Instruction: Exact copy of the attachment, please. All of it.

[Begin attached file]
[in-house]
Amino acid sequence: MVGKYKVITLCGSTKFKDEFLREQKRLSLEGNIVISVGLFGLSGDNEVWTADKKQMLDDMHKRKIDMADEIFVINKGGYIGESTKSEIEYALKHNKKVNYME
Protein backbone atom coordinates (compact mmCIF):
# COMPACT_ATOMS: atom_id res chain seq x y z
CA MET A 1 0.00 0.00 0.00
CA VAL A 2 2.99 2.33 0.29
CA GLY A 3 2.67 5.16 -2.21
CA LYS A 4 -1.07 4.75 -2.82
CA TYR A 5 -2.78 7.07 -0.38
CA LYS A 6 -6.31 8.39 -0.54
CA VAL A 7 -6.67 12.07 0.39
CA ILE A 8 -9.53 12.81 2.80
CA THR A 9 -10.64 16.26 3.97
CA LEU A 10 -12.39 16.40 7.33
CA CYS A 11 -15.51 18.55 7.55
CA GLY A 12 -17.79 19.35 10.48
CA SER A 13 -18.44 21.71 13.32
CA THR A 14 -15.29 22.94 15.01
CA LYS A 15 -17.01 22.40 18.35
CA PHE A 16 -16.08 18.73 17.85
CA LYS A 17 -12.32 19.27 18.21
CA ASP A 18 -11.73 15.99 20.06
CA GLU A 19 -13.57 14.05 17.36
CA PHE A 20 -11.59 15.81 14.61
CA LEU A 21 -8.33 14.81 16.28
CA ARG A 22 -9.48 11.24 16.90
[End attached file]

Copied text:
[in-house]
Amino acid sequence: MVGKYKVITLCGSTKFKDEFLREQKRLSLEGNIVISVGLFGLSGDNEVWTADKKQMLDDMHKRKIDMADEIFVINKGGYIGESTKSEIEYALKHNKKVNYME
Protein backbone atom coordinates (compact mmCIF):
# COMPACT_ATOMS: atom_id res chain seq x y z
CA MET A 1 0.00 0.00 0.00
CA VAL A 2 2.99 2.33 0.29
CA GLY A 3 2.67 5.16 -2.21
CA LYS A 4 -1.07 4.75 -2.82
CA TYR A 5 -2.78 7.07 -0.38
CA LYS A 6 -6.31 8.39 -0.54
CA VAL A 7 -6.67 12.07 0.39
CA ILE A 8 -9.53 12.81 2.80
CA THR A 9 -10.64 16.26 3.97
CA LEU A 10 -12.39 16.40 7.33
CA CYS A 11 -15.51 18.55 7.55
CA GLY A 12 -17.79 19.35 10.48
CA SER A 13 -18.44 21.71 13.32
CA THR A 14 -15.29 22.94 15.01
CA LYS A 15 -17.01 22.40 18.35
CA PHE A 16 -16.08 18.73 17.85
CA LYS A 17 -12.32 19.27 18.21
CA ASP A 18 -11.73 15.99 20.06
CA GLU A 19 -13.57 14.05 17.36
CA PHE A 20 -11.59 15.81 14.61
CA LEU A 21 -8.33 14.81 16.28
CA ARG A 22 -9.48 11.24 16.90